Remember the Filibuster: We Still Won't Yield

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I didn't go to the Capitol last summer to see Wendy. I went because I attended Texas public school and received my sexual health education in a crowded gym class from the 55-year-old man who coached my high school's baseball team. I passed the sex unit in health class by making a Powerpoint on how you can get gonorrhea in your eyeballs. When I started having sex before I turned 18, I researched the most convenient route to an abortion clinic that didn't require parental consent (my plan involved a flight to New York). The summer before I turned 21, the Legislature barred Planned Parenthood from using Women's Health Program funds, which had paid for my birth control pills since high school. In 2013, I went to the Capitol because I was pissed.

The time I spent under the dome last year was life-changing, empowering, and emotional, but it certainly wasn't glamorous. Mostly I yelled and crowded around strangers with laptops and carried pizzas across the Capitol—pizzas sent from San Antonio, Dallas, New Orleans, Washington, Wyoming, from people watching us from their computer screens and Twitter feeds. During the final emergency session, I was dragged out of the Capitol by five armed men and one armed woman in DPS uniforms after a woman in a blue shirt said that I left the gallery line to go to the restroom.

The officers wrote down my name and driver's license number and told me not to come back. I biked home, shocked and reeling. An hour later, I biked back.

Read more about my filibuster experience after the jump.Two days before the filibuster, I sat in the gallery of the Texas House of Representatives as my lawmakers deliberated the House bill that mirrored SB 5. Like most of the orange-clad protestors surrounding me, I strained to understand fragments of a debate thick with procedural vocabulary and bureaucratic orders. I watched representatives kick up their feet on their desks and banter with their colleagues while we were threatened with ejection if we leaned on the handrail. That day, the crowd was smaller and calmer: Our anger was discernible, but still ripening. The clock had not yet run out.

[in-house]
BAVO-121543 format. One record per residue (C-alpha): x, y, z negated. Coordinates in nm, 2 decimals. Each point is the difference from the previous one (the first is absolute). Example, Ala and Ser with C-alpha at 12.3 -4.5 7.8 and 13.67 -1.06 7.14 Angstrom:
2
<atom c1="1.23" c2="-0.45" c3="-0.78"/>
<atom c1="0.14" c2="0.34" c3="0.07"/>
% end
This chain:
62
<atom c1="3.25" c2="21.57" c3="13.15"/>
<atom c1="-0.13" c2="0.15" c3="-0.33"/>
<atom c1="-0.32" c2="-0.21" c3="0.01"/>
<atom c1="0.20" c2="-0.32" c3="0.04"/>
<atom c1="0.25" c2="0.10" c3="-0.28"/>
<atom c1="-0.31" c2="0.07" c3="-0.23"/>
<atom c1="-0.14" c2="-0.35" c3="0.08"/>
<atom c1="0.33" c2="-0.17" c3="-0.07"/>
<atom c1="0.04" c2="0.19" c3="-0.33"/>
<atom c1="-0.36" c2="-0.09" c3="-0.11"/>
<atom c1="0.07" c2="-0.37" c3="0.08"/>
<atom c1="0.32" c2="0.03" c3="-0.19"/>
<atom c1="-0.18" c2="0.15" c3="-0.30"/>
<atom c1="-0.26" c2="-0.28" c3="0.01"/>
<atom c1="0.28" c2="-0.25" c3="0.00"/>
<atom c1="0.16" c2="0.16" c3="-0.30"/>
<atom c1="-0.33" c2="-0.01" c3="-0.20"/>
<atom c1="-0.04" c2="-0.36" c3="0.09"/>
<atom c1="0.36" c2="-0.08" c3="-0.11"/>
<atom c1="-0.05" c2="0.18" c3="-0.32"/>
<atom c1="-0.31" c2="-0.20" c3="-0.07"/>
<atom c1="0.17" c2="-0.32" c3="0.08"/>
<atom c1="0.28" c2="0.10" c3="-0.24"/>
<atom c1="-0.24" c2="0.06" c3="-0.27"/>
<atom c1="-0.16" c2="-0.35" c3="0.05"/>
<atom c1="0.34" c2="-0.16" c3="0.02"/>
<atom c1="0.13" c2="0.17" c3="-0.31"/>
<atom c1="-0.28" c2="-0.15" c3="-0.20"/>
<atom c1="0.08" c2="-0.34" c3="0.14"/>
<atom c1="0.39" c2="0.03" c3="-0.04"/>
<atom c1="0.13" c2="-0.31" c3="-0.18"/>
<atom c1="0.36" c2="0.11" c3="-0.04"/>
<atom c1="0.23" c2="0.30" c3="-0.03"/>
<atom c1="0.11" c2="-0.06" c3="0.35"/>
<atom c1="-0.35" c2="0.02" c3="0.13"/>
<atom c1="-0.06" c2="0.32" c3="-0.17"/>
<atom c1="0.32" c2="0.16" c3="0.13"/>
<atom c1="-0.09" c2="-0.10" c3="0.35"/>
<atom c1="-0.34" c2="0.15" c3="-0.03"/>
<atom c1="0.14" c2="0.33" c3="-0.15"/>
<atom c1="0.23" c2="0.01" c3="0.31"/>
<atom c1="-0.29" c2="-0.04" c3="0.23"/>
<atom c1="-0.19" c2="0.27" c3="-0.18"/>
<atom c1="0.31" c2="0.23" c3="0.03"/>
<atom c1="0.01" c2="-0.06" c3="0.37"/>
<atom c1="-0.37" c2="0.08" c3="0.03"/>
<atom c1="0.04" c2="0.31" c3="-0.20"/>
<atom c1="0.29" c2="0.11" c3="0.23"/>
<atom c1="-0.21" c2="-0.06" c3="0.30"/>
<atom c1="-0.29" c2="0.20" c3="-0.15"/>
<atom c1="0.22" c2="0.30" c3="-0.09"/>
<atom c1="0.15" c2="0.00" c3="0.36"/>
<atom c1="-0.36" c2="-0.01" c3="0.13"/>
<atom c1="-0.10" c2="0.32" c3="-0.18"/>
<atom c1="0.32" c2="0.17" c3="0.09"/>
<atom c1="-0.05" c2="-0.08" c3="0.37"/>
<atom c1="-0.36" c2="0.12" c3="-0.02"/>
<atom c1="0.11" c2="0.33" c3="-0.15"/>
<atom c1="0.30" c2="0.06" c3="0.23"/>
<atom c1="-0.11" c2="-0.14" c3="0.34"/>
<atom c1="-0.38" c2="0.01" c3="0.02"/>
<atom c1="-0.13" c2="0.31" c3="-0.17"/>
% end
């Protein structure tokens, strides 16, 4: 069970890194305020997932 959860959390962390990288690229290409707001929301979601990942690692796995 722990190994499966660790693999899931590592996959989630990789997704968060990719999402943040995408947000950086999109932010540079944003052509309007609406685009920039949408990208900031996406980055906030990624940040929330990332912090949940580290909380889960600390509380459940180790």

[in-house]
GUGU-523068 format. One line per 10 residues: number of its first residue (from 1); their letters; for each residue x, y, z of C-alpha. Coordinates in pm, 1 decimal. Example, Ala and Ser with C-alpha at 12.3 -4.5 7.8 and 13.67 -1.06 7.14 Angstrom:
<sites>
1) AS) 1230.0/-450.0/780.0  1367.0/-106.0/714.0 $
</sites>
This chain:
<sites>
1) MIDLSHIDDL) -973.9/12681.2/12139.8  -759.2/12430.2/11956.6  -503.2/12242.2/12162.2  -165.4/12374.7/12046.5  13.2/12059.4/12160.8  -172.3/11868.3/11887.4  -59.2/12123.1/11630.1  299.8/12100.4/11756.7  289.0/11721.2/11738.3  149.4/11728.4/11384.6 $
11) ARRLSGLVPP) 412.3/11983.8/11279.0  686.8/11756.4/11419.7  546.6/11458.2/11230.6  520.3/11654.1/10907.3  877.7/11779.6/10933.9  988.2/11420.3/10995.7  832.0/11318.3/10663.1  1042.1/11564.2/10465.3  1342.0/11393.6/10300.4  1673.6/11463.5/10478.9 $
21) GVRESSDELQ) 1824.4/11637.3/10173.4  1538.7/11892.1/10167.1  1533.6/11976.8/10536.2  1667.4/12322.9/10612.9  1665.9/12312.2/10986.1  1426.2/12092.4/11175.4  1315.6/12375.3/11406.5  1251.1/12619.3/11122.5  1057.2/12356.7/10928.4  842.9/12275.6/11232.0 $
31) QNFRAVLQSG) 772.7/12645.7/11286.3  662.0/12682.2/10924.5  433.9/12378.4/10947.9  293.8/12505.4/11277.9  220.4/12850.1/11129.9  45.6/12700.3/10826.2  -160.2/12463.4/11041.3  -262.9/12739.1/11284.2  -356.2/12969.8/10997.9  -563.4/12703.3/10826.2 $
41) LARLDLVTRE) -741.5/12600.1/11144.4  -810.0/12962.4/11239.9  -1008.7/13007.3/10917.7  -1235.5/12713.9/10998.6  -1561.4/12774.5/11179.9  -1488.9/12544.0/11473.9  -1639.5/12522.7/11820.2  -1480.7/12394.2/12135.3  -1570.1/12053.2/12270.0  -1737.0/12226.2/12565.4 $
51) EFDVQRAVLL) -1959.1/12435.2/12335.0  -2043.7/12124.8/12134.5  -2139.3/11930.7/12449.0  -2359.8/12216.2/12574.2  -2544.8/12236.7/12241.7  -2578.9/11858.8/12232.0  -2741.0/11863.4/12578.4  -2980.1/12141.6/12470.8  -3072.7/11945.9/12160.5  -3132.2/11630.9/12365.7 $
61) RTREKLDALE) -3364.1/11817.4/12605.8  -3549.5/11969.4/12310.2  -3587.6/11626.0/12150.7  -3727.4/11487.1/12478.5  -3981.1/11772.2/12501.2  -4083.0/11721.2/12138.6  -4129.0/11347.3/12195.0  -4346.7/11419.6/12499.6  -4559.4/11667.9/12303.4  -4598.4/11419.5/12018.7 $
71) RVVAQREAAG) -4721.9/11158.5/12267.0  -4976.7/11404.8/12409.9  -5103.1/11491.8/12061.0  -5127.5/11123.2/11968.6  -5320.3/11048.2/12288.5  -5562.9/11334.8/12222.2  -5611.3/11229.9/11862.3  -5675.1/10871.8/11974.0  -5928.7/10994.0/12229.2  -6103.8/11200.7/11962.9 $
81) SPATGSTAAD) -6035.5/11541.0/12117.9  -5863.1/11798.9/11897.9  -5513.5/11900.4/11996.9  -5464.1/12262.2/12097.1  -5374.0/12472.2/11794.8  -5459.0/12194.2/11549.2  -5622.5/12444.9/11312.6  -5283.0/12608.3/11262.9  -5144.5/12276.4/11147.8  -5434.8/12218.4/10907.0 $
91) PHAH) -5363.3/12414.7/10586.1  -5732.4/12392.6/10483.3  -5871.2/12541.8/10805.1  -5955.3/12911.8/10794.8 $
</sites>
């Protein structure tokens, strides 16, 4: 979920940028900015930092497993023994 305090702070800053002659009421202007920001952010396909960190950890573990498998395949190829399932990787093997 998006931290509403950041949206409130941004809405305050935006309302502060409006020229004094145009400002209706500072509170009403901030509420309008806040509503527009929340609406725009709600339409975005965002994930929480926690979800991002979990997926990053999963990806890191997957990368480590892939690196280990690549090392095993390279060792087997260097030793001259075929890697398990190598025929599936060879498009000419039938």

But at one point in the afternoon, an outburst occurred—a harbinger, perhaps, of that Tuesday night. During Representative Jessica Farrar's testimony, she claimed that she had never seen such disrespect from legislators toward citizens. Referencing the rushed debate of the special session, she inquired, “If these bills are an emergency, why doesn't the medical community support them?” She called for our representatives to stop gambling away women's rights in exchange for a midterm re-election and listen to the women who came to represent themselves.

When she sat down, the silent jazz hands we were permitted to use were not enough to express our emotional response to her speech. One person started clapping, and then more. Wary of getting kicked out of the gallery, I joined in reluctantly, and soon the entire crowd was on their feet, cheering. The applause persisted for a few minutes—long enough to show these lawmakers that women matter, and women will be heard, and women will not remain politically invisible.

On the night of the filibuster, when Sen. Wendy Davis was silenced for the third time, a surge of outrage that could not be suppressed by a man in a suit with a gavel filled the building. Police officers were dispatched throughout the Capitol to subdue the uproar, but most everyone ignored them. What brought us there, what kept us there, and what made us raise our voices even when we were threatened with arrest is the emotional solidarity of shaking off the ossified restraints of an inoperative hierarchy. We were unified in one common cause, and we were winning.

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We won because we were resolute, even when it meant being tactless. I am eternally grateful to Wendy Davis and Leticia Van de Putte and Donna Howard and Kirk Watson and Mary Gonzalez and Jessica Farrar and Senfronia Thompson and all of the other strong, feminist elected leaders who defended us… but ultimately, the filibuster succeeded because of the citizens and grassroots activists who showed up in droves. When procedures for influencing policymaking failed us, we changed the rules.

If we want to continue to win, we must continue to raise our voices. That means voting out politicians who are anti-choice, anti-people of color, anti-education, anti-healthcare, anti-women, anti-social services, anti-fair pay. It means rolling back these laws and funding abortions and birth control. It means teaching comprehensive sex ed to every student in Texas—what sex is, what sex does, how to prevent STIs and pregnancy, and perhaps most importantly, what consent does and does not look like.

It's time to stoke our collective, righteous outrage. In the past year, Texas women have been forced to cross state (and country) borders, pawn their belongings, and visit illegal flea markets to obtain a basic procedure that is protected by federal law. In September, when all clinics that are not outfitted ambulatory surgical centers must close, Texas women will have even fewer options. They will die of septic shock from botched abortions. They will be driven further into poverty by unplanned pregnancies.

This fight isn't over yet, and we will not yield at this time.

Natalie tweets from @nsanluis.

About Author

Natalie San Luis

Natalie is a native Texan, a feminist, and a writer, focusing on reproductive justice, race, and pop culture. When she's not writing (and sometimes when she is), she's brewing beer, drinking beer, and reading stuff on the Internet. Her work has been featured on The Huffington Post, xoJane, The Billfold, Culturemap, and E3W Review of Books. She tweets from @nsanluis.

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